* I’ll say more about this in another blog over the next few weeks.
Your website is your CV
I work with businesses and their marketing EVERY SINGLE DAY of the last 5years, and the one thing that surprises me the most, is how out of touch people are with the thought patterns and purchasing habits of their clients. Maybe I am just a very different type of consumer than other people… How do you decide which brand to buy? (*this question is morphing into a whole new blog of it’s own: I will share that in the near future)
What I do think a lot of companies do not keep track of, is the fact that they do not only just need a website because business need websites: your website is competing with the websites of your competitors, and if your website is the uglier of the two, chances are you are not going to be the one that makes the sale. Statistically, 46% percent of clients base their opinion on the credibility of your website on the visual appeal thereof. But still, a lot of companies don’t plan for a website when they are planning their budget, so they end up having a very limited budget, or no budget at all, and then they end up using any guy off the street that can build them the cheapest website possible or trying to build their own website with free software…
My question is, if you get a pile of CVs, and some are professionally written and bound, and others are written by hand on exam pad paper or a serviette, which prospective employee would you call in for physical interview?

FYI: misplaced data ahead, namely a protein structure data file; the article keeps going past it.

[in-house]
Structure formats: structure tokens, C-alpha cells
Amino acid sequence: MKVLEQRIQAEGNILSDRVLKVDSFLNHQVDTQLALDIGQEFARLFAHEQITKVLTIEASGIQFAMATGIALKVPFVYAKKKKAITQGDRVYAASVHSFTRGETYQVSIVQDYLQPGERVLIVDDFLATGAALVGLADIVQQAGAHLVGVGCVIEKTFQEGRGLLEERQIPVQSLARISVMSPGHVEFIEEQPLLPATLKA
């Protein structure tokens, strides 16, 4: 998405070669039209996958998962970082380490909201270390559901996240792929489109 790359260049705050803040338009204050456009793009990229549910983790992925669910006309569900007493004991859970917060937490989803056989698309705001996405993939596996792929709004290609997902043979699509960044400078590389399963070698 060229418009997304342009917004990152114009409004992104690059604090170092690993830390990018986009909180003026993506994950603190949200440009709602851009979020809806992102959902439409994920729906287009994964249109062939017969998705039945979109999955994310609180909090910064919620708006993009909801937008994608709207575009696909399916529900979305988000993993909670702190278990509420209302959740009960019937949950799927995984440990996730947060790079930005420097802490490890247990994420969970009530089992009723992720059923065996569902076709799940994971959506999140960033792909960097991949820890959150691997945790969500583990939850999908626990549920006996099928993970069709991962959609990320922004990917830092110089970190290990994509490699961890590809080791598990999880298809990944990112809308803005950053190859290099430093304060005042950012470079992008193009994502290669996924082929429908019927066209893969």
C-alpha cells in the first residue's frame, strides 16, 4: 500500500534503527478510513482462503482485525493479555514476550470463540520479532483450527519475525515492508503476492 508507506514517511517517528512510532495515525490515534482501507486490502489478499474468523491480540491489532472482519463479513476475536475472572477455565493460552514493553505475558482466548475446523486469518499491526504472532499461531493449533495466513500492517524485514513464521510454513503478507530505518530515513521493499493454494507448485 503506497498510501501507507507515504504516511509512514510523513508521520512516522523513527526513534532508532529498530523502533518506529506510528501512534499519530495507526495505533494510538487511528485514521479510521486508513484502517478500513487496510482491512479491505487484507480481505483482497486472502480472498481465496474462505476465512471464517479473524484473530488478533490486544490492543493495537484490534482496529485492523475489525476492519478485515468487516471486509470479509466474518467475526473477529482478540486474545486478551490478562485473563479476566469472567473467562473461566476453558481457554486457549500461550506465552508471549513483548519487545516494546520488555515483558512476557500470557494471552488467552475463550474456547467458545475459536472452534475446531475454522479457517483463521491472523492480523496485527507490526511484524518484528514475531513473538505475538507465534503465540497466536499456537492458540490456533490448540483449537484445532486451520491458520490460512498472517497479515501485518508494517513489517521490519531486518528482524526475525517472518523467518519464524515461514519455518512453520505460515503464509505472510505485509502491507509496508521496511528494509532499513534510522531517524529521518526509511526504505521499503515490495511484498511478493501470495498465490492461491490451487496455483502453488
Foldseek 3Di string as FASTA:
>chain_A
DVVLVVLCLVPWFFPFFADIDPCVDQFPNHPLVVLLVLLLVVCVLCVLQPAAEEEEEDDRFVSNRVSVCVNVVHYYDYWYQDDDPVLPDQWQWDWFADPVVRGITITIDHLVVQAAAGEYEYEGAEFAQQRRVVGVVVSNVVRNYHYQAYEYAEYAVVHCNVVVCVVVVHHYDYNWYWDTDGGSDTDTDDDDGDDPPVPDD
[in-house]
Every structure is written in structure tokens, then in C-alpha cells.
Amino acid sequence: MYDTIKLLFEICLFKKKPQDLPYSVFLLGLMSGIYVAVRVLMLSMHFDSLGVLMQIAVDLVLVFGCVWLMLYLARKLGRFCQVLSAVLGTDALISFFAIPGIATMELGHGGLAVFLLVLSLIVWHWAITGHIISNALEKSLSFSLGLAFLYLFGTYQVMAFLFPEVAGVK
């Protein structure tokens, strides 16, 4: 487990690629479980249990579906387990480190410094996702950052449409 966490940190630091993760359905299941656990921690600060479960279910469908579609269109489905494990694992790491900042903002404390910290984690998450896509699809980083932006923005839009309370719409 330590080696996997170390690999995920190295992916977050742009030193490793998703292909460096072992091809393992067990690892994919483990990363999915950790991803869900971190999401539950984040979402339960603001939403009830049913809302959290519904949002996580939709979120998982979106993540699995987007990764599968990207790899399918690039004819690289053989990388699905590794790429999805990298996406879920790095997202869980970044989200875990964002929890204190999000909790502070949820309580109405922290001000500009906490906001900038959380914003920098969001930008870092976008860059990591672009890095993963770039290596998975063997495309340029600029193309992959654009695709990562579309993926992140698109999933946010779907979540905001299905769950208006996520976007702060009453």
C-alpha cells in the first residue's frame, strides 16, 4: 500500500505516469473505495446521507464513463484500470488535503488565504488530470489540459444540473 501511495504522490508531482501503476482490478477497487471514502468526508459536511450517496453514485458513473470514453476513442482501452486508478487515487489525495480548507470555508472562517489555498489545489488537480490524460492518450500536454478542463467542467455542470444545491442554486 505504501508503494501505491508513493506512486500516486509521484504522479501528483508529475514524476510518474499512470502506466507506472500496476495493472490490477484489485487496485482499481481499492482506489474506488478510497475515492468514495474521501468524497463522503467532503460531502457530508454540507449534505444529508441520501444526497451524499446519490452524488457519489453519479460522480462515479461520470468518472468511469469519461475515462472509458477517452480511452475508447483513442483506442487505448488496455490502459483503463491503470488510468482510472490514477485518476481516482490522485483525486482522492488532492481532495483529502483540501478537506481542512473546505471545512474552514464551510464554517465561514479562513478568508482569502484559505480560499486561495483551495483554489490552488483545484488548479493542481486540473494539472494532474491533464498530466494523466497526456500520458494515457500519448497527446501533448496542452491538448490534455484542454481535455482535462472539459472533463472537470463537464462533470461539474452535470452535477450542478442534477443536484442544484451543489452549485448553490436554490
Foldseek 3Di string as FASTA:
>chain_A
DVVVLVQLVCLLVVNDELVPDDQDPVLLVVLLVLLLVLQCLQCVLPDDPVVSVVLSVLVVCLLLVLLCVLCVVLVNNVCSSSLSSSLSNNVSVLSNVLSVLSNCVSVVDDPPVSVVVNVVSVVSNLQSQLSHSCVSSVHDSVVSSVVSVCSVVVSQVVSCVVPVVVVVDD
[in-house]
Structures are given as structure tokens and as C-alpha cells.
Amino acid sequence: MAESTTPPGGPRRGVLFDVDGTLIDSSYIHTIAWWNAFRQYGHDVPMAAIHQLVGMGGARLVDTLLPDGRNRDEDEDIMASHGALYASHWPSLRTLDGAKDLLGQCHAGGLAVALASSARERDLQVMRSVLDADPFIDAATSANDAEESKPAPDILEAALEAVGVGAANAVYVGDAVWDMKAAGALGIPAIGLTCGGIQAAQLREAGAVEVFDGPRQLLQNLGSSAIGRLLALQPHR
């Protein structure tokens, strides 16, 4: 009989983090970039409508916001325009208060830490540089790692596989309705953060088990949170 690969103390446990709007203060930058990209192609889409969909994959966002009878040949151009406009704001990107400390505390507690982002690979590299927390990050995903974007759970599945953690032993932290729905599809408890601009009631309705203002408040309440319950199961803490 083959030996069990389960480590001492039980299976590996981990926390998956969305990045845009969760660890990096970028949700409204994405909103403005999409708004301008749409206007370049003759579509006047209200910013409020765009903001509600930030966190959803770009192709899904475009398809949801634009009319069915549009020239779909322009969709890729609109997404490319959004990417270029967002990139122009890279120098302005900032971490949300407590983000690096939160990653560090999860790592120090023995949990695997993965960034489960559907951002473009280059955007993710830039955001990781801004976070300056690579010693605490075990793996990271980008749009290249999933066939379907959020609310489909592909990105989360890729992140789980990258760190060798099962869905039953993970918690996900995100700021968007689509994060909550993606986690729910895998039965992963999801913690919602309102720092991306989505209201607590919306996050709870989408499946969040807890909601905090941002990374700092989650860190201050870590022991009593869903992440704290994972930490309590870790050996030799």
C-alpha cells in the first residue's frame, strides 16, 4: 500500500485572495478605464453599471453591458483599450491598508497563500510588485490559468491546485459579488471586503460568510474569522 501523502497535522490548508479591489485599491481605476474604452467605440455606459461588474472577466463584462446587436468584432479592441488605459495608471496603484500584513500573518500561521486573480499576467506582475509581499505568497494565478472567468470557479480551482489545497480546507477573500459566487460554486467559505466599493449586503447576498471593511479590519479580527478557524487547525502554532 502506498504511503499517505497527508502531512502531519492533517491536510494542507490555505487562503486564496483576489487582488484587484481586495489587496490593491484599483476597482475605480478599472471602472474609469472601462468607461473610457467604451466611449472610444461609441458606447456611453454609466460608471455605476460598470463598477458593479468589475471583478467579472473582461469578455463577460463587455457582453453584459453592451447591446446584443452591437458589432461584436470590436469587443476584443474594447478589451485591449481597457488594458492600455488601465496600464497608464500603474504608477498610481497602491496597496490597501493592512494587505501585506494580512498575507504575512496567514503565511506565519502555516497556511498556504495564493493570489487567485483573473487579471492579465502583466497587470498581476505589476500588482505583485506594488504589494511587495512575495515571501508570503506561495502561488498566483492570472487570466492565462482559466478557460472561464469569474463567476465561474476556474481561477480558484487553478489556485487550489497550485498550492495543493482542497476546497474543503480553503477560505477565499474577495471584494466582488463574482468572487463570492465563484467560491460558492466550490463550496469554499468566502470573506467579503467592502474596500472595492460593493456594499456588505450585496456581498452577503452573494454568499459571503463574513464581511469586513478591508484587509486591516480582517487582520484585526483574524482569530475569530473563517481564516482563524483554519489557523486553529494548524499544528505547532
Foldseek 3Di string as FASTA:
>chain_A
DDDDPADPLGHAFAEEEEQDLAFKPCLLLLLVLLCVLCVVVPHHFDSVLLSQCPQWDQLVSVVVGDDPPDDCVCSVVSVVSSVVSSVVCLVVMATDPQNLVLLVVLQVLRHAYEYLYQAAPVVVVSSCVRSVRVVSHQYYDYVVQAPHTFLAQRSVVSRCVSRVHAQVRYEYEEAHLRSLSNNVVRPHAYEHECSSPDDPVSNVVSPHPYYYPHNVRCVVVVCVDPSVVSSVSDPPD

Your email address is you handshake
I am honestly continually astounded at how many people do business using free email accounts: email@example.com or firstname.lastname@example.org
I don’t know whether business owners are just not aware of how easy it is to get your own domain and personalized email address, or whether they are just not willing to spend the couple of hundred rand that this will cost them, but I personally don’t take people seriously if they use free email. I feel as if the business owner is not expecting the business to last, and therefore not willing to commit to a domain name and the associated cost. To me, it is a flimsy handshake. When I get handed a business card with a gmail address on it, I don’t really listen to the rest of the conversation – I just keep feeling that the guys is going to flake on me. And I definitely don’t want to pay them a deposit before receiving anything…
I know if might seem like I am being harsh, but in the end a prospective client is not going to go easy on you because you are nice: they are most likely in cold, hard , decision-making mode, and if you want to stand out among your competitors, then you have got to ace that interview even before you start talking, because the reality is that for many business owners today, the decision whether to use your business or not is made before the client ever speaks to you.
I’d love to hear from fellow business owners: what is your experience?